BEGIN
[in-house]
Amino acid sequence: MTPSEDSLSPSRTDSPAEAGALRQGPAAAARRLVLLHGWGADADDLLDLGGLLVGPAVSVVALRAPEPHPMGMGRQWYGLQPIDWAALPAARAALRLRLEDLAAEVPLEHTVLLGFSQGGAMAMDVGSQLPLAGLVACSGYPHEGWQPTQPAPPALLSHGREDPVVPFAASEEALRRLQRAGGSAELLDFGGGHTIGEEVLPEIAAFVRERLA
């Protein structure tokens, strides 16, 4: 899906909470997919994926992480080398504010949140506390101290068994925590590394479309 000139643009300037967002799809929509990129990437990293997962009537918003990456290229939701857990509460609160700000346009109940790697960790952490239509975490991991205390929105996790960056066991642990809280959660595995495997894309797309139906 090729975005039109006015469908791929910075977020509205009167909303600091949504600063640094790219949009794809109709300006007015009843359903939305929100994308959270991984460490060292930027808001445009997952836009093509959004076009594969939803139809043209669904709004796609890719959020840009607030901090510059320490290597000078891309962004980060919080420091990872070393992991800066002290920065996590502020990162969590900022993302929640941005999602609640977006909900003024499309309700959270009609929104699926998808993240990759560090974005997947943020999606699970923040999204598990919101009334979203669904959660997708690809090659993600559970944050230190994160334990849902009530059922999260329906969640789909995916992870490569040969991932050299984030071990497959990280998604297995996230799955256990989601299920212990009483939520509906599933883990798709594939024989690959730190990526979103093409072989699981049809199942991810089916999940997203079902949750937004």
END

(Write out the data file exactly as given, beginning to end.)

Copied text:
[in-house]
Amino acid sequence: MTPSEDSLSPSRTDSPAEAGALRQGPAAAARRLVLLHGWGADADDLLDLGGLLVGPAVSVVALRAPEPHPMGMGRQWYGLQPIDWAALPAARAALRLRLEDLAAEVPLEHTVLLGFSQGGAMAMDVGSQLPLAGLVACSGYPHEGWQPTQPAPPALLSHGREDPVVPFAASEEALRRLQRAGGSAELLDFGGGHTIGEEVLPEIAAFVRERLA
């Protein structure tokens, strides 16, 4: 899906909470997919994926992480080398504010949140506390101290068994925590590394479309 000139643009300037967002799809929509990129990437990293997962009537918003990456290229939701857990509460609160700000346009109940790697960790952490239509975490991991205390929105996790960056066991642990809280959660595995495997894309797309139906 090729975005039109006015469908791929910075977020509205009167909303600091949504600063640094790219949009794809109709300006007015009843359903939305929100994308959270991984460490060292930027808001445009997952836009093509959004076009594969939803139809043209669904709004796609890719959020840009607030901090510059320490290597000078891309962004980060919080420091990872070393992991800066002290920065996590502020990162969590900022993302929640941005999602609640977006909900003024499309309700959270009609929104699926998808993240990759560090974005997947943020999606699970923040999204598990919101009334979203669904959660997708690809090659993600559970944050230190994160334990849902009530059922999260329906969640789909995916992870490569040969991932050299984030071990497959990280998604297995996230799955256990989601299920212990009483939520509906599933883990798709594939024989690959730190990526979103093409072989699981049809199942991810089916999940997203079902949750937004």